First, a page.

The world's most powerful banker has warned there could be as many as seven interest rate rises in the US this year, as households around the world grapple with a cost of living squeeze.
Jamie Dimon, the chief executive of JP Morgan and Wall Street's longest-serving bank boss, told analysts on Friday there "is a pretty good chance there'll be more than four [increases this year]. It could be six or seven".
"I grew up in the world where Paul Volcker raised interest rates 200 basis points on a Saturday night. And this whole notion that somehow it's going to be sweet and gentle and no one is ever going to be surprised. I think it's a mistake."
The billionaire's forecast coincided with JP Morgan unveiling record annual profits but also rising costs. They come as President Biden is faced with an inflation rate of 7pc after prices rose at the fastest pace for 40 years last month.
As expectations rise that the Federal Reserve might raise rates as soon as March, households in Britain are facing similar pressures.
Rates on new mortgages are expected to surge to their highest level since the Brexit referendum as the Bank of England lifts borrowing costs to stamp out inflation running at a 10-year high.
Market bets on interest rate rises suggest average mortgage rates will jump from 1.5pc to 2.4pc by the end of this year, adding close to £100 in repayments for a typical home loan, according to Capital Economics.
The monthly payment on a £200,000 mortgage with a 25-year term would rise from £800 to £887, adding to a cost of living crunch battering consumers.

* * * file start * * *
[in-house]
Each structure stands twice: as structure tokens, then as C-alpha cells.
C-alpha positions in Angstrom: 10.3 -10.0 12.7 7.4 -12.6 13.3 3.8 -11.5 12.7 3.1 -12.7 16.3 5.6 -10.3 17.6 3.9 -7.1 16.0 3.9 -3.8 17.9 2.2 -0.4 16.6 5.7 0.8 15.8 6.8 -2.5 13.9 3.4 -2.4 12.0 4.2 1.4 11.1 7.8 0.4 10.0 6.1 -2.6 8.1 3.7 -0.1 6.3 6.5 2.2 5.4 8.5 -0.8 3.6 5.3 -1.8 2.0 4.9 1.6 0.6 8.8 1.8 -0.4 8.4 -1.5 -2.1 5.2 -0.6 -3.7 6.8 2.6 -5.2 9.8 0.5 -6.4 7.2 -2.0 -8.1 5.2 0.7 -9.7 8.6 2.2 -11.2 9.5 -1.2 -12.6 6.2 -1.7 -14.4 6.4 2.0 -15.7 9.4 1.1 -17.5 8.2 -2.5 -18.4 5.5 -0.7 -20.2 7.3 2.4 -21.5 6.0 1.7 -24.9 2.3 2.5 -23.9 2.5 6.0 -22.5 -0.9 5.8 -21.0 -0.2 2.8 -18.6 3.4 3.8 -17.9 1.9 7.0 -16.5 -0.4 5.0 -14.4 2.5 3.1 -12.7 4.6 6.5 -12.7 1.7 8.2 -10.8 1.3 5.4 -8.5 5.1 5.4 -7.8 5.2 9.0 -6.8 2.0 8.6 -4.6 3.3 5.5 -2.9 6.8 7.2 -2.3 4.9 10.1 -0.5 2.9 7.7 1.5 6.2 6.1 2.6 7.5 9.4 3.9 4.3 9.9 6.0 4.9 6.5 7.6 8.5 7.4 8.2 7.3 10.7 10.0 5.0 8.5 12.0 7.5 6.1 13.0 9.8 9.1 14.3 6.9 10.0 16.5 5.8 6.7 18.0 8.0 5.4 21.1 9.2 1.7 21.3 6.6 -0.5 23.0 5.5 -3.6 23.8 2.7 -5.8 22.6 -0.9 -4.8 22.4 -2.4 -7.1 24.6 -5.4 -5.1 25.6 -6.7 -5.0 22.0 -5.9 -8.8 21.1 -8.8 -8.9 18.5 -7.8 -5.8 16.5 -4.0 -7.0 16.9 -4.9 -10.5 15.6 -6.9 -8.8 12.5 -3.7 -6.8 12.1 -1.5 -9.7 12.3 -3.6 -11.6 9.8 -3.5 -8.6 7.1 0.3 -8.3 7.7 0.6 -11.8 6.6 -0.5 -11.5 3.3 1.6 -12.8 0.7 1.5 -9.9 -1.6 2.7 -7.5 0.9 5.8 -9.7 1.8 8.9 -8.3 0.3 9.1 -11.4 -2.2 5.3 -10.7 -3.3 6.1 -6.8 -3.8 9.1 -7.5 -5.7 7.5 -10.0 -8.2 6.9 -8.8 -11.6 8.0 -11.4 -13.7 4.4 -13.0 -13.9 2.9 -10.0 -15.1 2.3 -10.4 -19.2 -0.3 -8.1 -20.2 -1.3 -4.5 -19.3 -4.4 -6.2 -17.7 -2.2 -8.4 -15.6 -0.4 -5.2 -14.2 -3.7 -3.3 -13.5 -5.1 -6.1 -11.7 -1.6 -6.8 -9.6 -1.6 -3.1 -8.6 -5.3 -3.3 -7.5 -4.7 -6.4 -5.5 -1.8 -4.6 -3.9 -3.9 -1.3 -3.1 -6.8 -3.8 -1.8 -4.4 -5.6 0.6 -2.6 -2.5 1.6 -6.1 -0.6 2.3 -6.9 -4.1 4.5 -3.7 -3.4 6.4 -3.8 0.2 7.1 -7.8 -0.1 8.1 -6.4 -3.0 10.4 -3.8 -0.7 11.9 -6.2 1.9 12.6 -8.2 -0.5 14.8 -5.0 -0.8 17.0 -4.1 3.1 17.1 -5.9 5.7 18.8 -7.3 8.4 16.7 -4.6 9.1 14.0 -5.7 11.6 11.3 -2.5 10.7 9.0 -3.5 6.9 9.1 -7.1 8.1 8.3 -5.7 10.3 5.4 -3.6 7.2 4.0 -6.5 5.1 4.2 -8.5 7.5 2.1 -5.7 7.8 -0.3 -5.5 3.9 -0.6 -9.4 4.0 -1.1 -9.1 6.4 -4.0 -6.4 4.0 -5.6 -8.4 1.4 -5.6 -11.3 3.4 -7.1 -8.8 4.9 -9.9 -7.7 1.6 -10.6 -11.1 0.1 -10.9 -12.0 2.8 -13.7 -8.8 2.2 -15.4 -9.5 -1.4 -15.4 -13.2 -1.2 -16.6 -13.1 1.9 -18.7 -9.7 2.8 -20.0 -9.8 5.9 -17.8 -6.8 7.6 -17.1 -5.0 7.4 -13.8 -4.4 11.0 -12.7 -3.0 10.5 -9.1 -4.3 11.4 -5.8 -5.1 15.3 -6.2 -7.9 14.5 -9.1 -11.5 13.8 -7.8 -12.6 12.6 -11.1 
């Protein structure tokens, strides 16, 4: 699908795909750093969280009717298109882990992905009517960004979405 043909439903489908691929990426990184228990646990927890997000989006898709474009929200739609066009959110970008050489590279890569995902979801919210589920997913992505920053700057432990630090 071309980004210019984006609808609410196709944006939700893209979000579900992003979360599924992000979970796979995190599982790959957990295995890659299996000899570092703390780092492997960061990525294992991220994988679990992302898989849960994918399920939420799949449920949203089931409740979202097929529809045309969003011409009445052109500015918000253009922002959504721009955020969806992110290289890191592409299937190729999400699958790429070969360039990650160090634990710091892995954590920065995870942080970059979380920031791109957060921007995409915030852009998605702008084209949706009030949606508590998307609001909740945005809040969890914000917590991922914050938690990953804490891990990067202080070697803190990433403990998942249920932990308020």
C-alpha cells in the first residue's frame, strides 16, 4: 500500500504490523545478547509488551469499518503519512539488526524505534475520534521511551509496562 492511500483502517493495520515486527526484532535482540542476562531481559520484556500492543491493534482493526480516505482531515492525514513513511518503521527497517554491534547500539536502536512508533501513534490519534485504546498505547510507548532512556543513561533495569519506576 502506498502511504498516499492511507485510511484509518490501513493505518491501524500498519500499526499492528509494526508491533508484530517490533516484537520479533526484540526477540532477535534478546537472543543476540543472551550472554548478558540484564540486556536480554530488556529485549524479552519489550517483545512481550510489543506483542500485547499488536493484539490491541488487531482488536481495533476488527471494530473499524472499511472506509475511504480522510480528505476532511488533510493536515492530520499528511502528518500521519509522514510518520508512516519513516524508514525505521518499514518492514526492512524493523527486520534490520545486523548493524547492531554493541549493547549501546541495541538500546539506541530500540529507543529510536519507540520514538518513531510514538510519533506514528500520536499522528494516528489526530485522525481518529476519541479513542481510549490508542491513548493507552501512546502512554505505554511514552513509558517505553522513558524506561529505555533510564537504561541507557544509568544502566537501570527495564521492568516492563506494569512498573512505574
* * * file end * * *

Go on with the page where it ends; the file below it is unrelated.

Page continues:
Markets have raised their bets on a second Bank of England rate increase in three months after data showed stronger-than-expected growth in November.
The Office for National Statistics revealed the economy returned to its pre-pandemic size for the first time after a 0.9pc jump in GDP, far faster than the 0.4pc growth expected by economists.
Bank of England data on Thursday revealed that lenders have shielded customers from rising interest rates on markets but property experts expect them to pass on higher costs soon.
Andrew Wishart at Capital Economics said: “Any further increase in Bank rate is likely to push up mortgage rates, which is something we haven't really seen that much yet outside of the lowest margin products.
“While I’m expecting this to cool buyer demand and bring the surge in house prices to an end, we aren’t predicting that it will lead to widespread financial distress for households when they come to remortgage."
Markets are betting on the Bank of England raising its base rate from 0.25pc to 0.5pc at February’s meeting. Rate-setters are hoping to curb sharp price rises after inflation hit 5.1pc in November. Investors expect interest rates to go as high as 1.25pc by the end of the year.
Economists said the jump in GDP in November also strengthened the case for rate rises after it left output 0.7pc above its February 2020 level before the pandemic struck.
Growth was driven by a 1.4pc climb in the retail trade as shoppers brought forward Christmas purchases amid concern about shortages. Omicron is expected to dampen activity in December and January but forecasters expect a rapid rebound after ministers held off imposing new restrictions.
James Smith at ING said: “For the Bank of England, this suggests the chances of a February rate hike are rising. While there’s a reasonable case for waiting to get full clarity on omicron, December’s surprise rate hike decision showed that the committee, like that of the Federal Reserve, is less worried by Covid than it was previously.”
Unless GDP falls more than 0.2pc in December, or there is a revision to the data, November’s jump means the UK economy “will either reach or surpass its pre-coronavirus level” across the fourth quarter as a whole, the ONS said.